Tim Richter, president of the Canadian Alliance to End Homelessness, told MPs on a Commons committee this week that there’s very real worry that the economic crisis created by COVID-19 could accelerate the losses in affordable units Pomeroy noted, “making Canada’s housing crisis even worse.”

“If we’re in a hole, we have to stop digging,” Richter said.

Pomeroy estimated a realistic target for a federal program would be to buy about 7,500 units annually, which would cost over $1 billion in a mix of equity, loans and grants to purchase and refurbish units.

Those units could be a mix of apartments that could quickly be available as affordable or social housing units, plus other assets like strip malls or commercial office space that could be repurposed into housing, said Leilani Farha, global director of The Shift, a housing-rights group.

“If it’s the case that all of these different possible property types become distressed, it’s then an amazing opportunity for governments at all — local, provincial, and national — levels to consider moving in and buying those assets to increase public access.”

Additionally, there are concerns that motels and hotels will shut down, pushing out homeless people housed in them to avoid overcrowding in shelters and slow the spread of COVID-19.

Coronavirus

Get local stories you won't find anywhere else right to your inbox.
Sign up here

Just Posted

robbery
UPDATE: Suspect identified in early morning shooting

Rimbey RCMP had responded to a complaint of an armed robbery at the Bluffton City General Store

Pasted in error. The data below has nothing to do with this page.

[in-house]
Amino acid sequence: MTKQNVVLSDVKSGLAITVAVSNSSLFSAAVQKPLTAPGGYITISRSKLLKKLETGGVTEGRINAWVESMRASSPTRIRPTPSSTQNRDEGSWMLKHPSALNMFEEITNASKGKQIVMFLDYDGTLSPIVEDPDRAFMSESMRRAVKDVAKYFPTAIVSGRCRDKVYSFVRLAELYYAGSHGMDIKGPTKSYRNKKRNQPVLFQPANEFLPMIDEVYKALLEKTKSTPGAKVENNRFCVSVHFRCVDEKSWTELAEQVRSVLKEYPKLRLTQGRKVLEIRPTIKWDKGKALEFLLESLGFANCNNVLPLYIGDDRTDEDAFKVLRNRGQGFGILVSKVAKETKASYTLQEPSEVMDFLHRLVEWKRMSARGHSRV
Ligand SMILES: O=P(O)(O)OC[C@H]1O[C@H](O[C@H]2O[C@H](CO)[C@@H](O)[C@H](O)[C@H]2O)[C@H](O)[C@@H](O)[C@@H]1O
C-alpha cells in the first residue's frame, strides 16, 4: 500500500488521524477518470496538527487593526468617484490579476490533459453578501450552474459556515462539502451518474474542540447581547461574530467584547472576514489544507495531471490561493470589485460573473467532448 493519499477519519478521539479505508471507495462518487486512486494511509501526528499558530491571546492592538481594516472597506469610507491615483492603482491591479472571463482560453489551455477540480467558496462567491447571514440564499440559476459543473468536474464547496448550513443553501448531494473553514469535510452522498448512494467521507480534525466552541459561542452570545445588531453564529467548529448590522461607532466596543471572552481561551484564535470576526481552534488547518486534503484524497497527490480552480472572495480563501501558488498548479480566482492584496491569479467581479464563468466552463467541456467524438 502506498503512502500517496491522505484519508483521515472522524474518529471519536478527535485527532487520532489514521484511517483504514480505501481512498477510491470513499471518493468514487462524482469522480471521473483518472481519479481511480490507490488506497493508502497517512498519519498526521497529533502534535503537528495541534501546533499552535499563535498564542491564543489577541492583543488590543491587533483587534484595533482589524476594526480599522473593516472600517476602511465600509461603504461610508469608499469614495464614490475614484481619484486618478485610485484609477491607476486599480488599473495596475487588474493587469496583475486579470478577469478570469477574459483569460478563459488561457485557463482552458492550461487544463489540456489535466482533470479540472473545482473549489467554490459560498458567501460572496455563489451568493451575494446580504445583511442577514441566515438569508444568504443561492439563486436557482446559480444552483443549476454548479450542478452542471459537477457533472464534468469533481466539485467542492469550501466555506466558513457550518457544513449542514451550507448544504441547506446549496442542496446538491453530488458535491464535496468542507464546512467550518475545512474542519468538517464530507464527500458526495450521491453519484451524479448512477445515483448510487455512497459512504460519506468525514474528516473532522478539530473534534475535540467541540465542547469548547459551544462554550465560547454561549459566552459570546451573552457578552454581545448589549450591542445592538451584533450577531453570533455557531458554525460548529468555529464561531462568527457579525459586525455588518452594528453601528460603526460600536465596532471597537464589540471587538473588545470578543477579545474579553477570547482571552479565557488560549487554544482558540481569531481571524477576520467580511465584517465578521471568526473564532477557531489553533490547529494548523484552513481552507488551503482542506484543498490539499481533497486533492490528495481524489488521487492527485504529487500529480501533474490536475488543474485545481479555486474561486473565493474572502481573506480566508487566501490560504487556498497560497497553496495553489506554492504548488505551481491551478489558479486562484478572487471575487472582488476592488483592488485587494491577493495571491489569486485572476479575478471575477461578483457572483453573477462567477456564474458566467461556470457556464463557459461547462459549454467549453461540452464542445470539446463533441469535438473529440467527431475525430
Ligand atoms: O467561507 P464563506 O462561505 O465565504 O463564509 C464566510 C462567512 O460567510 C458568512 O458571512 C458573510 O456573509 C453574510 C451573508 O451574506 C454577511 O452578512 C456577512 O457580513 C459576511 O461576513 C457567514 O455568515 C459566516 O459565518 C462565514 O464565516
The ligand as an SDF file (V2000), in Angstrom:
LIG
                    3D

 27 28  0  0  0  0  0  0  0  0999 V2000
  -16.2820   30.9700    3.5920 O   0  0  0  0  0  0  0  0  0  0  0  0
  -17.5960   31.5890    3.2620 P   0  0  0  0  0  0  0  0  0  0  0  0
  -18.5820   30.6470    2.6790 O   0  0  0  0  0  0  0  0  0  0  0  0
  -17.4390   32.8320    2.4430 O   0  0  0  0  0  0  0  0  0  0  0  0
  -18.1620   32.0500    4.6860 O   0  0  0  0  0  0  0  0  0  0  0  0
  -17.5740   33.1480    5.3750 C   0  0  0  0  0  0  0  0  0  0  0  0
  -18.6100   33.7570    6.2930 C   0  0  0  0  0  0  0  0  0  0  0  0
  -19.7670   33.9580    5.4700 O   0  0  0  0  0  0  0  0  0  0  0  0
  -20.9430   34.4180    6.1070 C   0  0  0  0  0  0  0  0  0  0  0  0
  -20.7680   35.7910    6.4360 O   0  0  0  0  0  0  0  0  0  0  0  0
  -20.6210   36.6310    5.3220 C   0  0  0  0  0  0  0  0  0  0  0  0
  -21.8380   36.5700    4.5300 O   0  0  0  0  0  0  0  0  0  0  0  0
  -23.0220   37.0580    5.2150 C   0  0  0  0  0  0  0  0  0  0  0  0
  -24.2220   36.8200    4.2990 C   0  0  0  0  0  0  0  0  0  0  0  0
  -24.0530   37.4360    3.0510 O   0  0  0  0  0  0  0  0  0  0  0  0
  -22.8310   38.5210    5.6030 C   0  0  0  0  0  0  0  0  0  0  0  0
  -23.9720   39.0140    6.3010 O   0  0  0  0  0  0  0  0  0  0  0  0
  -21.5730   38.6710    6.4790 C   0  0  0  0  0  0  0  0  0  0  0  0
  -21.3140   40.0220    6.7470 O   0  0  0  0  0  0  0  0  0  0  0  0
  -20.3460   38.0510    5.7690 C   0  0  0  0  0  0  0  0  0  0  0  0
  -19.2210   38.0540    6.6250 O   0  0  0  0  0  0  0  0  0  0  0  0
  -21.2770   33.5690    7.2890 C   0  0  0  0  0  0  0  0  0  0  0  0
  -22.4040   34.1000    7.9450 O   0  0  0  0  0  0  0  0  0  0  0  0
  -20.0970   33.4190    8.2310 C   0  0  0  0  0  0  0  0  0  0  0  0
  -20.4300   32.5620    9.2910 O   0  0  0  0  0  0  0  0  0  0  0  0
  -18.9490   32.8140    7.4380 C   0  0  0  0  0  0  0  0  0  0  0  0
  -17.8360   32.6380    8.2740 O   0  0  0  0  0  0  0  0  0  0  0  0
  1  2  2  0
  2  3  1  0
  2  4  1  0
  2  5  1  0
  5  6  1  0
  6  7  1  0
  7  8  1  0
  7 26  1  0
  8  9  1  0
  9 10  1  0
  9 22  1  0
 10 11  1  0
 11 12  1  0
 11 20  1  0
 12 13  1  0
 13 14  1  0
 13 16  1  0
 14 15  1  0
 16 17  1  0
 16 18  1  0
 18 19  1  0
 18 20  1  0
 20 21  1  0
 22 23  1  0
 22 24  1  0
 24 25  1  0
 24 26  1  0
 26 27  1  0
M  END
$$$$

Health Minister Tyler Shandro and Dr. Deena Hinshaw, the chief medical officer of health, receive flu shot. Photo via Government of Alberta
COVID-19: One more death in central zone

Ponoka County on province’s watchlist

Many rural municipalities were concerned about a proposed reduction to their industrial revenues, but Alberta’s Municipal Affairs minister has come up with an alternative solution. (Photo contributed)
Province and rural municipalities agree on a plan to support Alberta’s energy industry

Creating new wells or pipelines would result in a three year ‘tax holiday’

The influenza vaccine will be available at no cost starting Monday in Alberta. “The more that we can avoid influenza-related tests, emergency visits and hospitalizations, the stronger our system will be to support those with COVID-19 and all other health needs," says Dr. Deena Hinshaw, the province's chief medical officer of health. (AP Photo/Ted S. Warren)
Hinshaw urges Albertans to get flu shot as COVID cases jump by 332

Alberta’s central zone now has 132 active COVID-19 cases

The Bellows family on vacation last year in Mexico. L-R: Angel, Ryan, Darrel, Grace and Michael. (Photo submitted)
Rimbey community rallying behind family after cancer diagnosis